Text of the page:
“A reflection on the Anglican Schools Australia Conference 2019”

The Rev’d Wendy Morecroft

If you haven’t heard, I have been appointed to the position of School Chaplain at St John’s Grammar Anglican School in Belair beginning January 2020. As part of my preparation, I attended the Anglican Schools Australia (ASA) Conference last weekend in Hobart. The ASA is a network of the General Synod of the Anglican Church of Australia. With more than 150 Member Schools across the nation, ASA provides valuable resources, support and collegiality. Our Primate, The Most Revered Dr Philip Freier attended the whole conference as he has for many years. I was very glad to have met him and found him to be entirely approachable and he brought a great warmth and sense of joy to the conference. In his address, he said that Anglican schools are an important part of the mission of the Church, bringing the Good News of Jesus Christ to thousands of students and families who might not learn about Christian faith.

Incidentally, our Archbishop Geoffrey Smith recently hosted a retreat for the heads of our Anglican Schools in South Australia. In his recent pastoral letter to clergy he explained how they had looked at Rowan Williams’ book Being Disciples and reflected together on being Anglican schools. The Archbishop said he was encouraged by their commitment to discipleship and that he found the conversations around being an Anglican school, refreshing. He encouraged us to keep them in prayer, noting that they engage with “far more people than our parishes do and so are very important for our work of mission.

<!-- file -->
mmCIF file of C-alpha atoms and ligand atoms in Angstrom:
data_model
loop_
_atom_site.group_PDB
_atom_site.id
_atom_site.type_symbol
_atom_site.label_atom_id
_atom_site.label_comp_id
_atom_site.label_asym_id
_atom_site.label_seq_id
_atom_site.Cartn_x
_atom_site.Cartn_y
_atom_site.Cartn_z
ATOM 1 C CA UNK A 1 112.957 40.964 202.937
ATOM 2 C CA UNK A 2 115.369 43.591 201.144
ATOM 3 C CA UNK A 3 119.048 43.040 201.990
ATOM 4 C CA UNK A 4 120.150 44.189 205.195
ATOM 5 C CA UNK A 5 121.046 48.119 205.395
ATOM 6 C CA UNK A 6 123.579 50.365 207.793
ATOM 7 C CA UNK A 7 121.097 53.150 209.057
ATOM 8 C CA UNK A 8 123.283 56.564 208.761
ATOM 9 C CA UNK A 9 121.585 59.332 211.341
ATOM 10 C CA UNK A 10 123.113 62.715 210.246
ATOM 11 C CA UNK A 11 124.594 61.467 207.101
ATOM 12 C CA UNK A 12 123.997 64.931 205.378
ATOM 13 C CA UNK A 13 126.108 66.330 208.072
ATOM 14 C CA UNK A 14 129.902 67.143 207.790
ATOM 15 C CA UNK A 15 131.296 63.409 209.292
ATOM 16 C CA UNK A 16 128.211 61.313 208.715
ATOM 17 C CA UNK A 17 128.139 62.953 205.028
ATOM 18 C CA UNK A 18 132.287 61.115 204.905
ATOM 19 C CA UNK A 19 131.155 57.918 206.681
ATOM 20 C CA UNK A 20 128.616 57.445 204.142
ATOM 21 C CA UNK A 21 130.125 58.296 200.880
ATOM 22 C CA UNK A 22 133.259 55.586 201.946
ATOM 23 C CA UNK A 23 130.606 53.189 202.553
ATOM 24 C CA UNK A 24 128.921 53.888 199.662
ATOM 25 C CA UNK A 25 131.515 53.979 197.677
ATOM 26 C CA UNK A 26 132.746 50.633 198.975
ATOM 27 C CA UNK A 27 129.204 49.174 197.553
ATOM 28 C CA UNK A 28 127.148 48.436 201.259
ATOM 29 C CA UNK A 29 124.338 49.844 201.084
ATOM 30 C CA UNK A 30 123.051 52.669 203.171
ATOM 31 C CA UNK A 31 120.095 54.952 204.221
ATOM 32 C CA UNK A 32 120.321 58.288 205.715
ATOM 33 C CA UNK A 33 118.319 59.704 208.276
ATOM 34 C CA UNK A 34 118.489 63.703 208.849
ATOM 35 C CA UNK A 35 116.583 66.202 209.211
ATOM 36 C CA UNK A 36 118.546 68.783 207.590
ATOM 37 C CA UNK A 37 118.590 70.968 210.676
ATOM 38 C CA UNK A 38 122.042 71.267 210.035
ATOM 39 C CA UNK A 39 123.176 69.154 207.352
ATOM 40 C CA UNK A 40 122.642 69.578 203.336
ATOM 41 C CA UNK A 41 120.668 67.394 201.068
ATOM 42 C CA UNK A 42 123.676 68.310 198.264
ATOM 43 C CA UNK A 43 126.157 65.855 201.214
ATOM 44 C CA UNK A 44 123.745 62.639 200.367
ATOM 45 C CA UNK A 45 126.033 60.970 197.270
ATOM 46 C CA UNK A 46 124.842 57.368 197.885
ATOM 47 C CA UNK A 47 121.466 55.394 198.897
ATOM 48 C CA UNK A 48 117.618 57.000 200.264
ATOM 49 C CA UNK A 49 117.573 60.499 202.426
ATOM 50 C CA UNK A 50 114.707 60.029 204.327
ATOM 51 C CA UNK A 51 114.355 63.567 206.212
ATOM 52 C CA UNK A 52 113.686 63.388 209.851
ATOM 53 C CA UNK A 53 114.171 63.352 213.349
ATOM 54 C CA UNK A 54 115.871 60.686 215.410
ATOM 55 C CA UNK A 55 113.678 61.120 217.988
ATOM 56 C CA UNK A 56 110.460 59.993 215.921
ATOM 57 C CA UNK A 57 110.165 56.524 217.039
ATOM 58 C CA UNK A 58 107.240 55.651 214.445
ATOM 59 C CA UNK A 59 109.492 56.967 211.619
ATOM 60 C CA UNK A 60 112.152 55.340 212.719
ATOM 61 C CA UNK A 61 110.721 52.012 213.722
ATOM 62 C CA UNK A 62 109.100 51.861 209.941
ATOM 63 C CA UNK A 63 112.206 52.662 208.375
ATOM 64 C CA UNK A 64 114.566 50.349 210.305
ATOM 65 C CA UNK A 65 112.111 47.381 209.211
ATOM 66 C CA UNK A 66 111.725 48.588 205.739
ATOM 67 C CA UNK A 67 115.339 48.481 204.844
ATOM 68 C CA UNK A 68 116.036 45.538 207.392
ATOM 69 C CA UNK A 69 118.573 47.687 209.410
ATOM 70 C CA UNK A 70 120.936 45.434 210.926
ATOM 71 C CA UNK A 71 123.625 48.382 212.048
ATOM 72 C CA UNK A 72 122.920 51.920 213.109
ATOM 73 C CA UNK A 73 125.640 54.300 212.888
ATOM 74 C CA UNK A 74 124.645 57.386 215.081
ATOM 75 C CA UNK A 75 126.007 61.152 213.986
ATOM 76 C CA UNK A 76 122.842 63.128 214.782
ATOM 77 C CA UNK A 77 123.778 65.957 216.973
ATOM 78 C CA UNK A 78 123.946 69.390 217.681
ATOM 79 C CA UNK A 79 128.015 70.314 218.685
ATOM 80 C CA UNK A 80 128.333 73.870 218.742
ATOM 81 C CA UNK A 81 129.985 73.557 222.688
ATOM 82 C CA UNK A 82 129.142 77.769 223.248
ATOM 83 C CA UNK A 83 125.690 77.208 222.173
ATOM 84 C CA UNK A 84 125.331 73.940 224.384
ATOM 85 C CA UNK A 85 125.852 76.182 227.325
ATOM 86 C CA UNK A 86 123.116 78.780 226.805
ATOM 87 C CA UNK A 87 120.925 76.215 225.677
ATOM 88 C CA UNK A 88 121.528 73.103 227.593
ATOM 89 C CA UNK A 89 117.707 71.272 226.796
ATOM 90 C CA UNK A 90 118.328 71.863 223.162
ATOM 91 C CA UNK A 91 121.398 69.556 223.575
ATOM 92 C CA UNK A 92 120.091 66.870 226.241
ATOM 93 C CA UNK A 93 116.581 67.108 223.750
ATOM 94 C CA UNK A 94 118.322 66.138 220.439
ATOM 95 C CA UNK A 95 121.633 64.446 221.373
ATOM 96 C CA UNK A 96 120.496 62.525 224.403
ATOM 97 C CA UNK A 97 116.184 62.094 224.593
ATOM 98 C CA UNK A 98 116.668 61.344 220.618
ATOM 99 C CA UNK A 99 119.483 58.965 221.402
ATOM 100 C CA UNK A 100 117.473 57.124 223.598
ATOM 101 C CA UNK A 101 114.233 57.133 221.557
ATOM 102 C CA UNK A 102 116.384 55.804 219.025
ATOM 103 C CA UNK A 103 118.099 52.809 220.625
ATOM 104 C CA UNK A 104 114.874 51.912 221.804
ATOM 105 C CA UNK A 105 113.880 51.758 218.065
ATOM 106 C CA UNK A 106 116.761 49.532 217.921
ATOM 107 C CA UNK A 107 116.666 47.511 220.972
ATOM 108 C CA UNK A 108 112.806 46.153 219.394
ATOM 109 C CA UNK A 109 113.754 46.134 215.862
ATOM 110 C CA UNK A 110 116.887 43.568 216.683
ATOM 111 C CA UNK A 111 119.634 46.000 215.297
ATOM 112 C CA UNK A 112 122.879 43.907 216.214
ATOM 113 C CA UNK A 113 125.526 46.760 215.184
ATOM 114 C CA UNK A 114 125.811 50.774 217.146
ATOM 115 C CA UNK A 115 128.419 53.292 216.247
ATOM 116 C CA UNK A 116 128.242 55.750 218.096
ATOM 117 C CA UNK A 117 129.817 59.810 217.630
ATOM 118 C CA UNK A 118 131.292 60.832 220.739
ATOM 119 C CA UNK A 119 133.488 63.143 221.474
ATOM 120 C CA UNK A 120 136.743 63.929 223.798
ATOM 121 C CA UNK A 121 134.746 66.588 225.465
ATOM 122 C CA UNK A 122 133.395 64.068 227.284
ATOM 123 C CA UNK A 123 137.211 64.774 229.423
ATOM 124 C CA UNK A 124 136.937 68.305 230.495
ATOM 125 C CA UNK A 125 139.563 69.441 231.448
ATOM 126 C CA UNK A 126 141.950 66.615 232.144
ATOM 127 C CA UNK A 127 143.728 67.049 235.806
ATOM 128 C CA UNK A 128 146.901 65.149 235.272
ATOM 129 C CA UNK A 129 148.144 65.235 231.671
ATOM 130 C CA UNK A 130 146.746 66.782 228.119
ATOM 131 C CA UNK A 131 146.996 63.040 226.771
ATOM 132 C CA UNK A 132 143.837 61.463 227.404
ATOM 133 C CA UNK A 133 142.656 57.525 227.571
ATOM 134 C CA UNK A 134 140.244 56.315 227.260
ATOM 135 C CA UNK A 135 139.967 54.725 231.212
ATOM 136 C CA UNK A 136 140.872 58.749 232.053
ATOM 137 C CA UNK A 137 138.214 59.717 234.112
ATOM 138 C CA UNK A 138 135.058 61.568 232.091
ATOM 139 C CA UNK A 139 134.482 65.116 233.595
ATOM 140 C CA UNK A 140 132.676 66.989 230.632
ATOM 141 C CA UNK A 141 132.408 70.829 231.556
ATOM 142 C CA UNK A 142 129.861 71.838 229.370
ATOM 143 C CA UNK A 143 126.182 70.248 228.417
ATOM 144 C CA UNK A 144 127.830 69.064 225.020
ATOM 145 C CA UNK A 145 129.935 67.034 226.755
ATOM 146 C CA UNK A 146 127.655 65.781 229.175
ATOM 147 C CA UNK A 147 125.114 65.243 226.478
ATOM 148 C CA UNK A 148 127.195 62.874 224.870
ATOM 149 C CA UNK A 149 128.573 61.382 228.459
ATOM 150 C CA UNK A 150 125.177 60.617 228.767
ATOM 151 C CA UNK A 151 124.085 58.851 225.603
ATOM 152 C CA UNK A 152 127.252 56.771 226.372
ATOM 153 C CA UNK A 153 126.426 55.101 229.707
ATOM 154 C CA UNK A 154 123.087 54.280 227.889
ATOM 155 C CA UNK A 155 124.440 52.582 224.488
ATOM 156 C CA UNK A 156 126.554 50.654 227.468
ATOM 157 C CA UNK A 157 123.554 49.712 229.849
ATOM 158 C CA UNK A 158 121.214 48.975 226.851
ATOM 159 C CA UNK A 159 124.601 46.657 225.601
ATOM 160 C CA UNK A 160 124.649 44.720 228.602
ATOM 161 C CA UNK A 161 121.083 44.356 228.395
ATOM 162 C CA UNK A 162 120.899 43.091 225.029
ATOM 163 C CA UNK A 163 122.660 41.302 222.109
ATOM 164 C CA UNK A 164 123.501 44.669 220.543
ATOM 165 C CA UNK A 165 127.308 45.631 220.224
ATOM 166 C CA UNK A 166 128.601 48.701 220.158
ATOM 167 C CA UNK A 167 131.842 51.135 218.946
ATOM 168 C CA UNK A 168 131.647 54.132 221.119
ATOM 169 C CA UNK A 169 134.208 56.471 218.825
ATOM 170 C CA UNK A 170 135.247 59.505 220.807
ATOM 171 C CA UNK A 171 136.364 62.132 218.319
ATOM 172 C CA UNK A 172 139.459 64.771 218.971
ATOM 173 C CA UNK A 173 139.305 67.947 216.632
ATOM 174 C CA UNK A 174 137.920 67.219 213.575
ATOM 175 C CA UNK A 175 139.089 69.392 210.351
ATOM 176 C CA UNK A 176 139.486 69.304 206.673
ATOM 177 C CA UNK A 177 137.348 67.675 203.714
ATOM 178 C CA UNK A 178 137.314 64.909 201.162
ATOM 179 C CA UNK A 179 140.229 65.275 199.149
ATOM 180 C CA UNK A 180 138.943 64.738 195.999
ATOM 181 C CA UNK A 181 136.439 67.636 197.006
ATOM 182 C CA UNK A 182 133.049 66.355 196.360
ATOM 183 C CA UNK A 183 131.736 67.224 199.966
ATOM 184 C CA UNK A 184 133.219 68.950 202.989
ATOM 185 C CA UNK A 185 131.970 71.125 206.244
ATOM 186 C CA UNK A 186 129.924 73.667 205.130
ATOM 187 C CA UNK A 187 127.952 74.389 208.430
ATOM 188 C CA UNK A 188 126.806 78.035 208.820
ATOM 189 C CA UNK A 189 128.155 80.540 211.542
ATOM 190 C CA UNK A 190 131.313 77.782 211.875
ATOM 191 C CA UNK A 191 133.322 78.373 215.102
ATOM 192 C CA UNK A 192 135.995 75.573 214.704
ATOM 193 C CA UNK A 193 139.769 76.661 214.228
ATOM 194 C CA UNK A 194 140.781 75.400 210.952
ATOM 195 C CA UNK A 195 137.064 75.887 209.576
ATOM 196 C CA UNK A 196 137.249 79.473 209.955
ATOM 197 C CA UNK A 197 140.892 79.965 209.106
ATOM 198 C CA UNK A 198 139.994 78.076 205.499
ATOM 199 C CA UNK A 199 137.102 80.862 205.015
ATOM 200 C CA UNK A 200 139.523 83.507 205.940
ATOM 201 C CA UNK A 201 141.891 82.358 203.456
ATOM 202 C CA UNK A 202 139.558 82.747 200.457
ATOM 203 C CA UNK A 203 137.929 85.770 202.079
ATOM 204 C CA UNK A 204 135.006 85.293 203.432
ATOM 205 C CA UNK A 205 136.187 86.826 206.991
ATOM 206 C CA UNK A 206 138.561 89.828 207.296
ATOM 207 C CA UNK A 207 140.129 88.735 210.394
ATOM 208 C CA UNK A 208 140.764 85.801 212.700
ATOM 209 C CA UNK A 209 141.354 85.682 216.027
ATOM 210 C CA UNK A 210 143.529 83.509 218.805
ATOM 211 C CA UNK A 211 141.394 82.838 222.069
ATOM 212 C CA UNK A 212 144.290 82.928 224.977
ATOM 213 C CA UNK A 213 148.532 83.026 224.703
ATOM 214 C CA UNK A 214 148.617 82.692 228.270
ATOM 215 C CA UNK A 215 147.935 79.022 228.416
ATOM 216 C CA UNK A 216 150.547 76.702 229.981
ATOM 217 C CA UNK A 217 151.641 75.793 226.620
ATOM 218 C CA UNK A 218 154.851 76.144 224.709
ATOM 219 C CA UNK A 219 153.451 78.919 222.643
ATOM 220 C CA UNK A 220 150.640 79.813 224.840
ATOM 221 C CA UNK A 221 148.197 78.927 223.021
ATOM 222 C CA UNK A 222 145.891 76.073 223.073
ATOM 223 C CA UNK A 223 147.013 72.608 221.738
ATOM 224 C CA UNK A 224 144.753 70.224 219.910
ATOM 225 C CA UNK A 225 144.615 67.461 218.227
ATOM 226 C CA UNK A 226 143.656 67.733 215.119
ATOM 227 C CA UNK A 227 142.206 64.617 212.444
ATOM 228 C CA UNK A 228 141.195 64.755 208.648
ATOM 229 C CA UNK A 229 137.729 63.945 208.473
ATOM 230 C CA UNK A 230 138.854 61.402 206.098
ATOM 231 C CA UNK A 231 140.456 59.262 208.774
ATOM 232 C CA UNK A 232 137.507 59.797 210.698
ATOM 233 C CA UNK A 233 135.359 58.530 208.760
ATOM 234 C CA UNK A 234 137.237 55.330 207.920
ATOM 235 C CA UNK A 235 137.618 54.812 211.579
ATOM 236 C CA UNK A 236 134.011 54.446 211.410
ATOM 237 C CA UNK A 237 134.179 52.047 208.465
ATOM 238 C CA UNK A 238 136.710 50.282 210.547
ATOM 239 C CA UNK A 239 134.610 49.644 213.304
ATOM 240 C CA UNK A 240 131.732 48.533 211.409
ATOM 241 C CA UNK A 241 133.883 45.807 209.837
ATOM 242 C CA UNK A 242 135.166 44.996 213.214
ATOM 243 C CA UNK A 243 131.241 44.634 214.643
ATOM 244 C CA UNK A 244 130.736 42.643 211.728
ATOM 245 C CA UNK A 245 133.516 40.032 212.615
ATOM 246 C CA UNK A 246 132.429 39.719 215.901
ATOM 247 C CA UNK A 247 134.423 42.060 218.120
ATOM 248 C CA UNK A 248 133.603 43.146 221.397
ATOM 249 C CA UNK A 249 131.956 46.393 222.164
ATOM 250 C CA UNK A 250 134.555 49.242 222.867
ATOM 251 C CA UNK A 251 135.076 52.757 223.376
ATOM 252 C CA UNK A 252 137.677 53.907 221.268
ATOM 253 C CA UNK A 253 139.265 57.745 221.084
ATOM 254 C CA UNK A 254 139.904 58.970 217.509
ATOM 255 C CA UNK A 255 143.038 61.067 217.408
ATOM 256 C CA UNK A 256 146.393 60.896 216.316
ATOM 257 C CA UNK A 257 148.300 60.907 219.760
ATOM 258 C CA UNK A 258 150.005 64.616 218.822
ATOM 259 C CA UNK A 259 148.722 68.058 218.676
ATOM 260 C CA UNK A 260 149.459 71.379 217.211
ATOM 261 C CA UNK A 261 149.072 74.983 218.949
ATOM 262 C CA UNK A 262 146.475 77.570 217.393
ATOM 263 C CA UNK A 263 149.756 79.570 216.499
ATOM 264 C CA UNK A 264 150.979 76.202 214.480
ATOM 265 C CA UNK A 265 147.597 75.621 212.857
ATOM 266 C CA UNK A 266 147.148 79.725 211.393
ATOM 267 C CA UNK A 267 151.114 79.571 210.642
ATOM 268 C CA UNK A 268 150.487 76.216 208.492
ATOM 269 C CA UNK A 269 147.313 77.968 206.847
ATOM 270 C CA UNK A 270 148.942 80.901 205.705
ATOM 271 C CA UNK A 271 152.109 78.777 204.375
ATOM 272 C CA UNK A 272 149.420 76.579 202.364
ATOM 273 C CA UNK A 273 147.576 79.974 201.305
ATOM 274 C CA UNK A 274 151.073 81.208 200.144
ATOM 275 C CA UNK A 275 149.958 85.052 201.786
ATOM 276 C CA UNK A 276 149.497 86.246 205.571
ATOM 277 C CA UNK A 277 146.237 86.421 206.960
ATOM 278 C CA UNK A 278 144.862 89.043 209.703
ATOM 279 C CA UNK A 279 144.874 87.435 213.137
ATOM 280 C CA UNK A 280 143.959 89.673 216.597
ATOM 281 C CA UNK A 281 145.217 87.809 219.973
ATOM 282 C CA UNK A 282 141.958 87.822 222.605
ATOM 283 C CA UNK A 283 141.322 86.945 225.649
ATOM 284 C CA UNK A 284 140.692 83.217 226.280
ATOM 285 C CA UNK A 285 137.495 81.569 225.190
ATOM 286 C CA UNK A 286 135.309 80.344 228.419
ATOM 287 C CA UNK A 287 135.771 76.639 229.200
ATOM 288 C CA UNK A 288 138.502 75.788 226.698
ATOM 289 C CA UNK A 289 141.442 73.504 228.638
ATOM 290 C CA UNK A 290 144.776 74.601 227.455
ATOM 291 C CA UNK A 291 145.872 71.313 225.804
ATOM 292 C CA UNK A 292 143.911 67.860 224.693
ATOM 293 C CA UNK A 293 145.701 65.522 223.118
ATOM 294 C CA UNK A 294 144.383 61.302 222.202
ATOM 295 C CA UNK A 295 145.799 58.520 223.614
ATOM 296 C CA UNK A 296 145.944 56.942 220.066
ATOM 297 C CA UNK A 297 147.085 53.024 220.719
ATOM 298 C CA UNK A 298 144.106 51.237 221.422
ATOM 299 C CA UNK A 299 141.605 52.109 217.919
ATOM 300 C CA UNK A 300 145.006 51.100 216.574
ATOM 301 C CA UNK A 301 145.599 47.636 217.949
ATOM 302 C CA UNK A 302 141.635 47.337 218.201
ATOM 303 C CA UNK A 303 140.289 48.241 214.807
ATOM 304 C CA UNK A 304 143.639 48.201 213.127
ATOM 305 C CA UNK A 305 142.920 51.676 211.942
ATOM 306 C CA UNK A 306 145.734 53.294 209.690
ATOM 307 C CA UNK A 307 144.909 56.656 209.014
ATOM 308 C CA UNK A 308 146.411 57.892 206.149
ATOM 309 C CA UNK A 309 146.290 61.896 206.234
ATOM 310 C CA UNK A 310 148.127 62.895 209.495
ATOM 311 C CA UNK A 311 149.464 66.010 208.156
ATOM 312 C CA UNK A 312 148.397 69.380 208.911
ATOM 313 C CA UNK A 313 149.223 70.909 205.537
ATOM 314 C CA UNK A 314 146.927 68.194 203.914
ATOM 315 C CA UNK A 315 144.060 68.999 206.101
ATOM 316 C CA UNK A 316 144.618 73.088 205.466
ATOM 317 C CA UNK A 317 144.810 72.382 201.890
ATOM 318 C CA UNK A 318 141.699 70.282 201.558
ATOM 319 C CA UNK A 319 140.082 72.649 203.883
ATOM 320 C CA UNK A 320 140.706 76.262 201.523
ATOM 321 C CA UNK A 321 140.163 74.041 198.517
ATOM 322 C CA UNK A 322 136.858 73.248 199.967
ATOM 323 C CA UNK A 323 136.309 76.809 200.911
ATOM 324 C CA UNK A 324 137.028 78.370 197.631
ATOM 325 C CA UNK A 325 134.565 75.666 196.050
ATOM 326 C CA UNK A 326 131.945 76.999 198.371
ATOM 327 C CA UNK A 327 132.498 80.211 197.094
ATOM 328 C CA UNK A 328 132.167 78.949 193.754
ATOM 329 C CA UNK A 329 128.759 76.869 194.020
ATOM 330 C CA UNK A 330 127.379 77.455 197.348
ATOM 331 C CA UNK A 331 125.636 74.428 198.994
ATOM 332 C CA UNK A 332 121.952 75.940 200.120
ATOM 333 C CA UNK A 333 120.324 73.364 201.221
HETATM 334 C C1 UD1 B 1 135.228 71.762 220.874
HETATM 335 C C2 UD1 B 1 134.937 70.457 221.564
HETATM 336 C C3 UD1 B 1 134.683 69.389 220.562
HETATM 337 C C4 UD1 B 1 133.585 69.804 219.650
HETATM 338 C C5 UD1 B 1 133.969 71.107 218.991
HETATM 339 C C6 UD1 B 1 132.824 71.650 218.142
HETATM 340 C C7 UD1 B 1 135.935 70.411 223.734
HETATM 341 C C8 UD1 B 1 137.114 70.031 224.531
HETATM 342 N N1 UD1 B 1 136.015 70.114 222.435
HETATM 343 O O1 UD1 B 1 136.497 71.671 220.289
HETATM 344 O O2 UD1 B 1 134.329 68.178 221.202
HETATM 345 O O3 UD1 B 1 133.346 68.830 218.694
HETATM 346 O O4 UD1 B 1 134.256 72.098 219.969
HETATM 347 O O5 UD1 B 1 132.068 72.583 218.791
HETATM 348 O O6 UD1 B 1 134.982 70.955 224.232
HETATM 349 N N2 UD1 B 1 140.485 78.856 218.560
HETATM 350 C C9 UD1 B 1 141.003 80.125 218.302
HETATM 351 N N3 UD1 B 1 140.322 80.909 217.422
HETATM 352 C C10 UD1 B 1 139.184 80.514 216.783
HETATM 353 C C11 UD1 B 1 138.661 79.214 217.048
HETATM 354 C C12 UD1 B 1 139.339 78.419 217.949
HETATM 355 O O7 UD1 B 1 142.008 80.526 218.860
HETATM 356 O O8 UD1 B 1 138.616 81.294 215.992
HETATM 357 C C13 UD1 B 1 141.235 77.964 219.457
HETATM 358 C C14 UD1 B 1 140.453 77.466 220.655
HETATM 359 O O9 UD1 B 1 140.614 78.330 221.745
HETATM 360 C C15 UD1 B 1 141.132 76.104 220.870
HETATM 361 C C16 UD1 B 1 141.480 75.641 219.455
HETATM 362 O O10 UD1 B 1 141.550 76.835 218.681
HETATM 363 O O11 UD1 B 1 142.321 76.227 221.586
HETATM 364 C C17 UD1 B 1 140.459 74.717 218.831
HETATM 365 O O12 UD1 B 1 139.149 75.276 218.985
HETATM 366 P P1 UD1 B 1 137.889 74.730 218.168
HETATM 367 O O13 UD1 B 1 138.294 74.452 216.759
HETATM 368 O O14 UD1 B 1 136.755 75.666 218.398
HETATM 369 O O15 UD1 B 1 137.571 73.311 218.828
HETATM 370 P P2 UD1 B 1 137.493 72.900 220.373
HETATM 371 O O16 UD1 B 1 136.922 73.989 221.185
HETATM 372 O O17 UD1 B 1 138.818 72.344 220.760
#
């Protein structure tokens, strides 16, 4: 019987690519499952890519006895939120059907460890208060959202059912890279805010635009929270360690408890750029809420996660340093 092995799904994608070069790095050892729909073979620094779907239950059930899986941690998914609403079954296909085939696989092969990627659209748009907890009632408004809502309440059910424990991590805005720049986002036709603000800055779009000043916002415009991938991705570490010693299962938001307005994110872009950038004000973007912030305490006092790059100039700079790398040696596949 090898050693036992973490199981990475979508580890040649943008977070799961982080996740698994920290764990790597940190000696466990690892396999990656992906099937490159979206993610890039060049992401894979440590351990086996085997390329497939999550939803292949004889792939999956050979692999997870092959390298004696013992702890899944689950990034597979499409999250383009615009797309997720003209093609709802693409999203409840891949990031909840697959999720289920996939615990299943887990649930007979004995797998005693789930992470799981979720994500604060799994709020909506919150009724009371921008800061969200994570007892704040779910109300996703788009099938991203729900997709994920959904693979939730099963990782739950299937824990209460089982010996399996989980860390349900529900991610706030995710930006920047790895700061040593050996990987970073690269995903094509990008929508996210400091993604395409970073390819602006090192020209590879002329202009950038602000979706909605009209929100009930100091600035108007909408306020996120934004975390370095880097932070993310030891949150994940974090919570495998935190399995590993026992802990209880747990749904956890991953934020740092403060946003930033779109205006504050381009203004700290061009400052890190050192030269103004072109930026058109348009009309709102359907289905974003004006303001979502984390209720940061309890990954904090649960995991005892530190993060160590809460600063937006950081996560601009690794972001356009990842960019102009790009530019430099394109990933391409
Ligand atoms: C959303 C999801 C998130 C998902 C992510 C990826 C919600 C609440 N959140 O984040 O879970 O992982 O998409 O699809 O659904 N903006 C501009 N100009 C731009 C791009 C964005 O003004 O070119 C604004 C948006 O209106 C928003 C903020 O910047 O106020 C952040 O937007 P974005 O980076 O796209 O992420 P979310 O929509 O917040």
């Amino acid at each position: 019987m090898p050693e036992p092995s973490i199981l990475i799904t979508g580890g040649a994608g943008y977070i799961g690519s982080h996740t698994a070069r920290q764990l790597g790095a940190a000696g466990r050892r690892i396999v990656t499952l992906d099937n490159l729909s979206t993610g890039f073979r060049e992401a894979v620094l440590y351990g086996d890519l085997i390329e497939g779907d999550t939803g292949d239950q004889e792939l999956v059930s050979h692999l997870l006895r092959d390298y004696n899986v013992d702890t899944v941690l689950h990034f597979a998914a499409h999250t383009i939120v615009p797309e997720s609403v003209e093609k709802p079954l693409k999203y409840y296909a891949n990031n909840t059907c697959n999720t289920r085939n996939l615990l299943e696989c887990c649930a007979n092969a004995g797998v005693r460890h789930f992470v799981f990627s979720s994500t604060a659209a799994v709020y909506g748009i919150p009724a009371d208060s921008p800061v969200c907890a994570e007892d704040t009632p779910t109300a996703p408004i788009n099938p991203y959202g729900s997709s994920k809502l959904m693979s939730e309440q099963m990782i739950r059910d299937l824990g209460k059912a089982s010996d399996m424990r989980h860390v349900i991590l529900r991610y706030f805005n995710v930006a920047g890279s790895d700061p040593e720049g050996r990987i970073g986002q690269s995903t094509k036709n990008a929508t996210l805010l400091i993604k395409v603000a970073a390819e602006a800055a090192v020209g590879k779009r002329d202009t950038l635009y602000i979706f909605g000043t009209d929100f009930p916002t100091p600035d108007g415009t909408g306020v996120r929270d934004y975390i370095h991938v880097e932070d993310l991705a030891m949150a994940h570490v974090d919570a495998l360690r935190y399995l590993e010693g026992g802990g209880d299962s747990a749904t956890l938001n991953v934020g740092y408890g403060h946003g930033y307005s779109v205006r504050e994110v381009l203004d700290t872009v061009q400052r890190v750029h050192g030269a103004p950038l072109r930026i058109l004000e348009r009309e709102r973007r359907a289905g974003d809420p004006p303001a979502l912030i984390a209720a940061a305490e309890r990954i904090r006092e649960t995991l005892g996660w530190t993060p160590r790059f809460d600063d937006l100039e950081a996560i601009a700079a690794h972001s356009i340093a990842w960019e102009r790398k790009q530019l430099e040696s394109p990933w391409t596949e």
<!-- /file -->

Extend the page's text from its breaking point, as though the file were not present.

As a recently appointed chaplain I just managed to book for the conference on the day the bookings closed. I knew that Rev’d Tracey Gracey from Pulteney Grammar would be there. I am currently shadowing her for 4 hours a week this term as part of my preparation. In fact, there were several other chaplains and several principals from SA. The theme of the conference was “Awe and Wonder”.

The first speaker was John Zakendorf. John is the only Tasmanian to have climbed Mt Everest but also the only Tasmanian to have climbed all seven of the world’s greatest mountains. He explained that it is in climbing mountains that he notices when God carries him. He notices when he is completely unable to proceed in his own strength. He used mountain climbing as a metaphor for life and for faith. He talked about the awe and wonder of the mountains and how they beckon him to climb them.

John reminded us that we are part of a school community for a season and that we must listen to God. It is God’s plant and God is in control.